Meteōroleschai

Alexios_I_Komnenos

This is part 2 of 2. Part 1 is here.

Οὐ μὴν διὰ τοῦτο αὐχμός τις ἦν ἀστρολόγων τὸ τηνικάδε, ἀλλὰ καὶ ὁ εἰρημένος Σὴθ κατ’ ἐκεῖνο καιροῦ ἐξήνθησε, καὶ ὁ Αἰγύπτιος ἐκεῖνος Ἀλεξανδρεὺς πολὺς ἦν τὰ τῆς ἀστρολογίας ἐμφαίνων ὄργια. ὃς καὶ παρὰ πολλῶν ἐρωτώμενος ἀκριβέστατα προεμαντεύετο· ἐν ἐνίοις δὲ οὐδὲ ἀστρολάβου δεόμενος, ἀλλὰ διά τινος ψηφηφορίας τὰς προρρήσεις ἐπεποίητο. ἦν δ’ ἄρα καὶ τοῦτο μαγικὸν μὲν οὐδαμῶς, ἀλλὰ τέχνη τις Ἀλεξανδρέως λογική. ὁρῶν δὲ ὁ αὐτοκράτωρ τὴν νεότητα συρρέουσαν ἐπ’ αὐτὸν καὶ ὥσπερ τινὰ προφήτην τὸν ἄνδρα λογιζομένην, δὶς καὶ αὐτὸς τοῦτον ἐπηρωτήκει, καὶ τοσαυτάκις καὶ ὁ Ἀλεξανδρεὺς εὐστοχήκει τῆς ἐπερωτήσεως· δειλιάσας δὲ ἵνα μὴ πολλῶν βλάβη γένηται, καὶ πρὸς τὴν ματαιότητα τῆς ἀστρολογίας ἀποκλίνωσιν ἅπαντες, κατὰ τὴν Ῥαιδεστὸν τούτῳ τὰς διατριβὰς ἀφώρισε τῆς πόλεως ἀπελάσας, πολλὴν τὴν περὶ αὐτὸν προμήθειαν ἐνδειξάμενος, ὥστε δαψιλῶς αὐτῷ τὰ πρὸς χρῆσιν ἐκ τῶν βασιλικῶν ταμιείων ἐπιχορηγεῖσθαι. ναὶ μὴν καὶ ὁ διαλεκτικώτατος Ἐλευθέριος, Αἰγύπτιος καὶ οὗτος ἀνήρ, τὰ τῆς ἐπιστήμης ταύτης πρεσβεύων εἰς ἄκρον ἤλαυνεν εὐφυΐας, μηδενὶ μηδαμῶς τῶν πρωτείων παραχωρῶν. ἐν ὑστέροις δὲ καὶ ὁ καλούμενος Κατανάγκης Ἀθήνηθεν εἰς τὴν μεγαλόπολιν καταλαβὼν, τὰ πρωτεῖα τῶν πρὸ αὐτοῦ φιλονεικῶν φέρειν, ἐπερωτηθεὶς παρά τινων περὶ τοῦ αὐτοκράτορος, πότε τεθνήξοιτο, καὶ τὸν θάνατον αὐτοῦ προκαταγγείλας, ὡς ᾤετο, ἐψεύσθη τοῦ στοχασμοῦ. συνέβη δὲ τηνικαῦτα τὸν θῆρα λέοντα ἐν τοῖς βασιλείοις διαιτώμενον ἐπὶ τέσσαρσιν ἡμέραις πυρέξαντα τὴν ψυχὴν ἐξερεύξασθαι· εἰς ὃ τοῖς πολλοῖς ἔδοξεν ἡ τοῦ Κατανάγκη πρόρρησις τελευτῆσαι. καιροῦ δὲ παρερρυηκότος ἱκανοῦ, αὖθις τὸν τοῦ αὐτοκράτορος θάνατον προὐμαντεύσατο καὶ διεψεύσθη· ἐτεθνήκει δ’ ὅμως ἡ βασιλὶς Ἄννα καὶ μήτηρ αὐτοῦ κατὰ τὴν ἡμέραν ἐκείνην, ἣν ὁ Κατανάγκης προεῖπεν. ὁ δὲ βασιλεύς, ἐπεὶ περὶ αὐτοῦ πολλάκις προμαντευσάμενος τοσαυτάκις διήμαρτε, τῆς πόλεως τοῦτον μεταστῆσαι οὐκ ἤθελεν αὐτέλεγκτον γενόμενον, ἅμα δὲ καὶ ἵνα μὴ δι’ ἐμπάθειαν δόξῃ τοῦτον ἐκεῖθεν ἀπελαύνειν. ἀλλ’ ἡμεῖς γε ἐντεῦθεν πάλιν ὅθεν ἐξεληλύθειμεν ἀναστρέψωμεν, ἵνα μὴ δοκοίημεν μετεωρολέσχαι τινὲς καὶ ἐξ ἀστρολογίας ὀνόμασι τὸ σῶμα τῆς ἱστορίας καταζοφοῦντες.
(Anna Comnena, Alex. 6.7.4-6)

Yet in spite of this there was no dearth of astrologers at that time, for the Seth I have mentioned flourished then, and there was also a famous Egyptian, Alexandreus, who was a strong exponent of the mysteries of astrology. He was consulted by many and used to give most accurate forecasts in many cases, not even using the astrolabe, but made his prophecies by a certain casting of dice. There was nothing magical about that either, it was an art practised by the Alexandrians (or by Alexandreus). When the Emperor saw how the young people flocked to him and regarded the man as a species of prophet, he himself consulted him twice and each time Alexandreus gave very correct answers. But the Emperor was afraid that harm might come to many from it and that all, would be led away to the vain pursuit of astrology, so he banished him from the capital, assigned Raedestus as his dwelling-place and showed great consideration for him, and his means of living were amply supplied from the imperial treasury. Nay more, the great dialectician, Eleutherius, also an Egyptian by birth, cultivated this art too and carried it to such perfection that he yielded the palm to no one. Later again, a man called Catanances from Athens came to the capital, anxious to carry off the first prize among astrologers and when questioned by some about the date of the Emperor’s death, he foretold it as he thought, but was proved wrong in his prognostication. It happened, however, that the lion which was kept in the palace died that day, after four days’ fever, so the vulgar considered that the prophecy of Catanances had been accomplished. After some considerable time he again foretold the date of the Emperor’s death and was mistaken; yet the Emperor’s mother, the Empress Anna, died on the very day Catanances had foretold. Because Catanances had made repeated mistakes in his predictions about him, the Emperor did not like to banish him as he was self-convicted, and also it might seem that he banished him in anger. But now let us return to the point in our history where we abandoned it, otherwise we shall be thought to be star gazers, obscuring the main theme of our history with the names of astrologers. (tr. Elizabeth Dawes)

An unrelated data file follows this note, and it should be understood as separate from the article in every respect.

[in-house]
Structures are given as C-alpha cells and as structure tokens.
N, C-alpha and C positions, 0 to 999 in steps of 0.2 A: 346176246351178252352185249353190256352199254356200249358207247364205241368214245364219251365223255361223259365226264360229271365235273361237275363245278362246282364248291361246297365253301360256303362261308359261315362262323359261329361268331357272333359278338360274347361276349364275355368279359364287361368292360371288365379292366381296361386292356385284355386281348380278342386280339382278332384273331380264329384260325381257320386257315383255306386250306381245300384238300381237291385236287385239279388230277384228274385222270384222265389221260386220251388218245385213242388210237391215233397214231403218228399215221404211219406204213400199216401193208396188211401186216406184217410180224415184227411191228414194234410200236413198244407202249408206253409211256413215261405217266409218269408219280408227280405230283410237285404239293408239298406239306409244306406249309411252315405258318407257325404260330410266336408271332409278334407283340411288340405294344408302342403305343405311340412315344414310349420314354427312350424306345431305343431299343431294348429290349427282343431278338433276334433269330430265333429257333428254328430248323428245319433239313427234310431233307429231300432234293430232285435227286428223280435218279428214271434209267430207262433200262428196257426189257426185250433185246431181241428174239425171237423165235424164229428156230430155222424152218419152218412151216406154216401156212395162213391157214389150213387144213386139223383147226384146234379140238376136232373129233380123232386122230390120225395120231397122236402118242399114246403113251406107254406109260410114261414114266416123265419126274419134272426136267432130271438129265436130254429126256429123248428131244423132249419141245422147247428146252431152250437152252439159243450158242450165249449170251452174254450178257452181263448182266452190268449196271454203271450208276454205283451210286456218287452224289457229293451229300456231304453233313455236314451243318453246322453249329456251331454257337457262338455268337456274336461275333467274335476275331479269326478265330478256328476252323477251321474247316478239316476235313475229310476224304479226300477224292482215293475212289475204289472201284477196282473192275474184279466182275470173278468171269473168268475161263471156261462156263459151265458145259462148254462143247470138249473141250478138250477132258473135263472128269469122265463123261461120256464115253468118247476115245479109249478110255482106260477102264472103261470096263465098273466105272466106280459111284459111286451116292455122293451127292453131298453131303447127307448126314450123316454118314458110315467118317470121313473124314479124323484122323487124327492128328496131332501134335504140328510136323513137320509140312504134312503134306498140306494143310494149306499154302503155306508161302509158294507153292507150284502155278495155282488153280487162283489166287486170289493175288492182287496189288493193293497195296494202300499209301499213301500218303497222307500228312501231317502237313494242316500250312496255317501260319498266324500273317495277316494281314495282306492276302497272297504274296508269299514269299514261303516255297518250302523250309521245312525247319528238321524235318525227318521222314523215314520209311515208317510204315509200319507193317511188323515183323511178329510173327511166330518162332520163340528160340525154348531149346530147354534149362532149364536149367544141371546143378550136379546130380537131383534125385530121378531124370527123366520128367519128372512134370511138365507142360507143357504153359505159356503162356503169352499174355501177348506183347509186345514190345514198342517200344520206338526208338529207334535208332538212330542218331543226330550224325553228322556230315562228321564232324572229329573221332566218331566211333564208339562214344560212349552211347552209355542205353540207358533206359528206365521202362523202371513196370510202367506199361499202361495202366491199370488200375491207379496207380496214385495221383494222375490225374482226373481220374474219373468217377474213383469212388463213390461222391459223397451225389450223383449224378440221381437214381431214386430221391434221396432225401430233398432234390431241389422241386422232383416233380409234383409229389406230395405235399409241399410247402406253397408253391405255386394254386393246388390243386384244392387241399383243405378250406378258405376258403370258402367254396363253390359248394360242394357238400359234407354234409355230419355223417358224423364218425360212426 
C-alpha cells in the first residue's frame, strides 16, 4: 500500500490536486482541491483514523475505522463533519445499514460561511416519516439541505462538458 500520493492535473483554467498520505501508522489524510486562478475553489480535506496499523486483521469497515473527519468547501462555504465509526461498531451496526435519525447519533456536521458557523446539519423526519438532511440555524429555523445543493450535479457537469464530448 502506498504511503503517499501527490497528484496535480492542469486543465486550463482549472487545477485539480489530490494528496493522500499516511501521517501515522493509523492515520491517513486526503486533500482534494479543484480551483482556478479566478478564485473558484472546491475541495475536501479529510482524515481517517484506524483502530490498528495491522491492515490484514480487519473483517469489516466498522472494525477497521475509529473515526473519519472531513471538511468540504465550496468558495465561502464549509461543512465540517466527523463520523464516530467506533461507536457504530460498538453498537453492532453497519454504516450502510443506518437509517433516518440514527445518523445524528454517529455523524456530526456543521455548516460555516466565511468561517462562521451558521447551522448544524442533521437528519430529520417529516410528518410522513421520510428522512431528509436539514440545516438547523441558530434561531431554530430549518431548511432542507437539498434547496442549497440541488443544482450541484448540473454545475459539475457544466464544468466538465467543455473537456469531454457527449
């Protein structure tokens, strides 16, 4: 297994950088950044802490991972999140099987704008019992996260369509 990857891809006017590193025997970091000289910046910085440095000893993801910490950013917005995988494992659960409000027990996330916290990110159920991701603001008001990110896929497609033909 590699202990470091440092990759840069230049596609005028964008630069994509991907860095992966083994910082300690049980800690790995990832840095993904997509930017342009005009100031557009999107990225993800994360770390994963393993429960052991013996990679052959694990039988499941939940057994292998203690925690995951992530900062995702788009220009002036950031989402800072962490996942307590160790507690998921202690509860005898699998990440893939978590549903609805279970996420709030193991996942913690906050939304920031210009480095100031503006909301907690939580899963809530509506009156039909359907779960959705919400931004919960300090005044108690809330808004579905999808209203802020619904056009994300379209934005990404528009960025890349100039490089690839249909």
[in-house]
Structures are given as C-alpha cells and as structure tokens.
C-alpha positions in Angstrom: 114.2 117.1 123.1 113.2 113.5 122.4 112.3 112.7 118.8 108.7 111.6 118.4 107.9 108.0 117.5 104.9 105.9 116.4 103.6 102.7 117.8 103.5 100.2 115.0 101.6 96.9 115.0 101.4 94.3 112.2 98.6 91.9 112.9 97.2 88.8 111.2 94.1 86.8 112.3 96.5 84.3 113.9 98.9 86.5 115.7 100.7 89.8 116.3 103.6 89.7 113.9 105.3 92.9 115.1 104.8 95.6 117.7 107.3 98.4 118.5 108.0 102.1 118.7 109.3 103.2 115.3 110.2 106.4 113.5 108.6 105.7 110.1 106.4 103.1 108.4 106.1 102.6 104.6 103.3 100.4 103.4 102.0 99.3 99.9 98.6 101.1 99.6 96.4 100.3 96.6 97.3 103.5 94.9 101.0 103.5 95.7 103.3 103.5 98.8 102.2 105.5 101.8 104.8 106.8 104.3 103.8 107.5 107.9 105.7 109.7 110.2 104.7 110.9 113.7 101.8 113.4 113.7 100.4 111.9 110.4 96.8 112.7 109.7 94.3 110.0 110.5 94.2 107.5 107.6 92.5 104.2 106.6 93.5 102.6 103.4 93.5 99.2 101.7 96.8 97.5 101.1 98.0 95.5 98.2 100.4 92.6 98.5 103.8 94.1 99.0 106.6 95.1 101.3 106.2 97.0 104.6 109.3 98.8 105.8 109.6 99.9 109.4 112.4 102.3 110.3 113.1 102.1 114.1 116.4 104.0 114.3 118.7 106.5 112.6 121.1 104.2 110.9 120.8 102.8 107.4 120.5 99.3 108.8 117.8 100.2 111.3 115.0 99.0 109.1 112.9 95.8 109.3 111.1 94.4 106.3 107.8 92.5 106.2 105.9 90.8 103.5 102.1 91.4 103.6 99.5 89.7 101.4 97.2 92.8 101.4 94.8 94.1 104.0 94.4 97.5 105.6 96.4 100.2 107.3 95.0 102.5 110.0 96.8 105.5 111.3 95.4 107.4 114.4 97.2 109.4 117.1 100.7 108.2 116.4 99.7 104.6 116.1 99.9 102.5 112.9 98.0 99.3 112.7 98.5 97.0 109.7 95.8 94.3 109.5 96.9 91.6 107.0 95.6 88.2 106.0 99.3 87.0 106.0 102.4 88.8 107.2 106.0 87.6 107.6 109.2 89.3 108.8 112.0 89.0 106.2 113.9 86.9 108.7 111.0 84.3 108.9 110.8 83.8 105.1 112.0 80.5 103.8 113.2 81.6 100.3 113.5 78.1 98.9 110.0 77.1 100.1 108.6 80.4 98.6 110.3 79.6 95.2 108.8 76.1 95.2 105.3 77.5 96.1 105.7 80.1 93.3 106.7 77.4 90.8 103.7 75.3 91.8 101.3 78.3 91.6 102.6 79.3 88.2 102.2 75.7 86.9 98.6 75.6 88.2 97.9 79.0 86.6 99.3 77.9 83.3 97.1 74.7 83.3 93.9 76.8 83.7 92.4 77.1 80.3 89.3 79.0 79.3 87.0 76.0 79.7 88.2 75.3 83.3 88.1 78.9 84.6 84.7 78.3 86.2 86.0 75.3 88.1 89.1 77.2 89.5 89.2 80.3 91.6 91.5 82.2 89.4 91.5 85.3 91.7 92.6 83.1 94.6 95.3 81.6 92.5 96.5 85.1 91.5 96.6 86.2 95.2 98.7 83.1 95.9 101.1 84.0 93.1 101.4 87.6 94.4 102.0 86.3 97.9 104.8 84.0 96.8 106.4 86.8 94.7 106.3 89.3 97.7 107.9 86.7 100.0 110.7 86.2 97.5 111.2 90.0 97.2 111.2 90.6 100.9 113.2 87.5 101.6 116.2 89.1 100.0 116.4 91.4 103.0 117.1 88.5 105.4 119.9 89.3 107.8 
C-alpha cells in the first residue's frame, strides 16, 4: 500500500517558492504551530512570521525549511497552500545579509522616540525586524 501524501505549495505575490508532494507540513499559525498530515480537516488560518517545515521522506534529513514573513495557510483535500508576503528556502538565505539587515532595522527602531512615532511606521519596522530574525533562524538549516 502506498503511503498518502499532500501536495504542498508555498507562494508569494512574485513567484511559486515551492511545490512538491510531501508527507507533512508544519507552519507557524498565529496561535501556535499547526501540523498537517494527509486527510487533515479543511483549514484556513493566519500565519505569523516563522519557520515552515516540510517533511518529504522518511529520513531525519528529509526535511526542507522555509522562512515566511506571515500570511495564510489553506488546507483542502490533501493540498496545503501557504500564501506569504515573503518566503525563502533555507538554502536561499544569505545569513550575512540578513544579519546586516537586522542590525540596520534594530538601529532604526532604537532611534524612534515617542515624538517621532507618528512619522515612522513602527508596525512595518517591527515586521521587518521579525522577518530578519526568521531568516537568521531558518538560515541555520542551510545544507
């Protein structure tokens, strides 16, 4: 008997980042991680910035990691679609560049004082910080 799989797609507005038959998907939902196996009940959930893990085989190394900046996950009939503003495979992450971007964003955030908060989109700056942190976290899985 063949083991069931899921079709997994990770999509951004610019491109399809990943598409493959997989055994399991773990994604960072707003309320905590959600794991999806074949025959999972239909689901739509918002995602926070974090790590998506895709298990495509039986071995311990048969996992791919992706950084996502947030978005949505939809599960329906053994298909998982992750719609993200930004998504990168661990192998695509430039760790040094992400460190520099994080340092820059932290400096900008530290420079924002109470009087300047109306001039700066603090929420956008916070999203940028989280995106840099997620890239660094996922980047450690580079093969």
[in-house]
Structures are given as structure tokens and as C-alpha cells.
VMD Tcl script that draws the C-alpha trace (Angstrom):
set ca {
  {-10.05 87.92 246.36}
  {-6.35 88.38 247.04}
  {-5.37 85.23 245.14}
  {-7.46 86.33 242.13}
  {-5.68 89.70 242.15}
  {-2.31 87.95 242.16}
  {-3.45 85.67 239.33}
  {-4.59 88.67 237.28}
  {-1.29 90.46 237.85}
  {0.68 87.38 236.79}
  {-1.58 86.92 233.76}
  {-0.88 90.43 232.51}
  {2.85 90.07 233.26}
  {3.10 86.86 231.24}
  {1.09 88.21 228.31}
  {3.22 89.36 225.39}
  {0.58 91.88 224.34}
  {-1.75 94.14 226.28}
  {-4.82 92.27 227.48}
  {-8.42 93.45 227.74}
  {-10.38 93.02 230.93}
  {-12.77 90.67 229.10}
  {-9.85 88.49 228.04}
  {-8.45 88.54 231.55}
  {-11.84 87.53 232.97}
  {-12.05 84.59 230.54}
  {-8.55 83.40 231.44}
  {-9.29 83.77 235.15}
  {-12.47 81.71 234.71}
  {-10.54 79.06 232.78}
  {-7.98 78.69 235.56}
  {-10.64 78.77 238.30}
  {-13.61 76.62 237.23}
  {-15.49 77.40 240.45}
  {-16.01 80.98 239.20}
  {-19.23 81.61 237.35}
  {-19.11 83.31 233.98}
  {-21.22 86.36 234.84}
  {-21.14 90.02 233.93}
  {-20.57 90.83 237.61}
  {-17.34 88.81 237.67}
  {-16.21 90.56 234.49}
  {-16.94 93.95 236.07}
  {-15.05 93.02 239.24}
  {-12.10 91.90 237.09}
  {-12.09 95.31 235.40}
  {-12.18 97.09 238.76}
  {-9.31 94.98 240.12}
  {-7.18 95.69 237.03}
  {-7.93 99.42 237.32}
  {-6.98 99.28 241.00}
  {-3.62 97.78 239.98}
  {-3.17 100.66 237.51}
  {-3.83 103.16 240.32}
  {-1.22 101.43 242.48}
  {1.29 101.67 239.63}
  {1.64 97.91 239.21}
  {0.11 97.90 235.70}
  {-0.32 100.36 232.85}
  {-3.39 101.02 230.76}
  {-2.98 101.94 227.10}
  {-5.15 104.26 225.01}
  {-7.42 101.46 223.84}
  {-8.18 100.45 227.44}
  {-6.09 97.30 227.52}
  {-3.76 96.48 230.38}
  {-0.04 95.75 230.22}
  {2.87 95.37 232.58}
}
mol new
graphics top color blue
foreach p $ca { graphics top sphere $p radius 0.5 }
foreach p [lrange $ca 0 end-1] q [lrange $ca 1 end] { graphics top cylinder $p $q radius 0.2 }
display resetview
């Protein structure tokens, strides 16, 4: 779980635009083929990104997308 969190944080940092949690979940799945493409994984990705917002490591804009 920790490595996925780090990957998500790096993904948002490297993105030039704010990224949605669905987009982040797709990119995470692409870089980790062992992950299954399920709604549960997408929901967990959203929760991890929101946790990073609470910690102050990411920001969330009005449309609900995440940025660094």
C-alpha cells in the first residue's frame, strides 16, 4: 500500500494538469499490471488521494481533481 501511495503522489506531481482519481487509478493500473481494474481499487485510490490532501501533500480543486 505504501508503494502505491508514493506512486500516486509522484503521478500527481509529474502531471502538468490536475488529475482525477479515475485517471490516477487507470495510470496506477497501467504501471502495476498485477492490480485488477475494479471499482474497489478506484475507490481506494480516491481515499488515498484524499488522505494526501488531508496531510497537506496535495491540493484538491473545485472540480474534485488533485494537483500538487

Astrologias

 

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This is part 1 of 2. Part 2 is here.

Τὴν δὲ τοῦ Ῥομπέρτου τελευτὴν μαθηματικός τις Σὴθ καλούμενος μεγάλα ἐπ’ ἀστρολογίᾳ αὐχῶν, μετὰ τὴν εἰς τὸ Ἰλλυρικὸν αὐτοῦ διαπεραίωσιν προειρήκει διὰ χρησμοῦ, ὃν ἐν χάρτῃ ἐκθέμενος καὶ σφραγίσας, τισὶ τῶν τοῦ βασιλέως οἰκειοτάτων ἐνεχείρισε, παραγγείλας κατέχειν αὐτὸν μέχρι τινός. εἶτα τοῦ Ῥομπέρτου τετελευτηκότος, ἐξ ἐπιταγῆς αὐτοῦ λύουσι τὸν χάρτην. εἶχε δὲ ὁ χρησμὸς οὕτως· “μέγας ἐχθρὸς ἐξ ἑσπέρας πολλὰ κυκήσας ἄφνω πεσεῖται.” ἐθαύμασαν μὲν οὖν πάντες τὴν τοῦ ἀνδρὸς ἐπιστήμην· ἦν γὰρ ἐπὶ ταύτῃ τῇ σοφίᾳ εἰς ἄκρον ἐληλακώς. καὶ ἵνα τι βραχὺ παραδράμωμεν, τοῦ λόγου τῆς ἱστορίας μικρὸν ἀποστάντες, οὕτως ἔχει τὰ κατὰ τοὺς χρησμούς. νεώτερον μὲν τὸ ἐφεύρεμα, καὶ οὐκ οἶδε ταύτην τὴν ἐπιστήμην ὁ πάλαι χρόνος. οὔτε γὰρ ἐπ’ Εὐδόξου τοῦ ἀστρονομικωτάτου ἡ τῶν χρησμῶν μέθοδος ἦν, οὔτε ὁ Πλάτων τὴν σύνεσιν ταύτην ᾔδει, ἀλλ’ οὐδὲ Μανέθων ὁ ἀποτελεσματικὸς περὶ ταύτης ἠκρίβωκεν. ἀλλὰ λῆψις ἦν ἐκείνοις ὡροσκόπου, ἐν οἷς προὐμαντεύοντο, καὶ πῆξις τῶν κέντρων καὶ τοῦ ὅλου διαθέματος ἐπιτήρησις καὶ ὁπόσα ἄλλα ὁ τὴν μέθοδον ταύτην εὑρηκὼς τοῖς ἐς ὕστερον παρέδωκεν, ἅπερ ξυνετὰ τοῖς περὶ τὰ τοιαῦτα ματαιάζουσιν. ἡμεῖς δὲ ἐκεῖθέν ποτε ὀλίγον τι τῆς ἐπιστήμης ταύτης ἡψάμεθα, οὐχ ἵνα τι τοιοῦτον διαπραξαίμεθα (μὴ γένοιτο), ἀλλ’ ἵνα τῆς ματαιολογίας ταύτης ἀκριβέστερον καταγνόντες, καὶ τῶν περὶ αὐτὴν ἠσχολημένων καταγινώσκοιμεν. ταῦτα δὲ γράφω οὐκ ἐπιδείξεως ἕνεκα, ἀλλ’ ἵνα ἐνδειξαίμην ὅτι ἐπὶ τοῦ αὐτοκράτορος τούτου πολλαὶ τῶν ἐπιστημῶν εἰς ἐπίδοσιν ἐληλύθεισαν, τιμῶντος τοὺς φιλοσόφους καὶ φιλοσοφίαν αὐτήν, εἰ καὶ πρὸς τὸ μάθημα τοῦτο τῆς ἀστρολογίας δυσχεραίνων πως κατεφαίνετο, οἶμαι, διότι τοὺς πολλοὺς τῶν ἀκεραιοτέρων ἀφίστασθαι ἀνέπειθε τῶν ἄνωθεν ἐλπίδων καὶ κεχηνέναι τοῖς ἀστράσιν. αὕτη αἰτία γέγονε πόλεμον ἔχειν τὸν αὐτοκράτορα πρὸς τὸ μάθημα τῆς ἀστρολογίας.
(Anna Comnena, Alex. 6.7.4-5)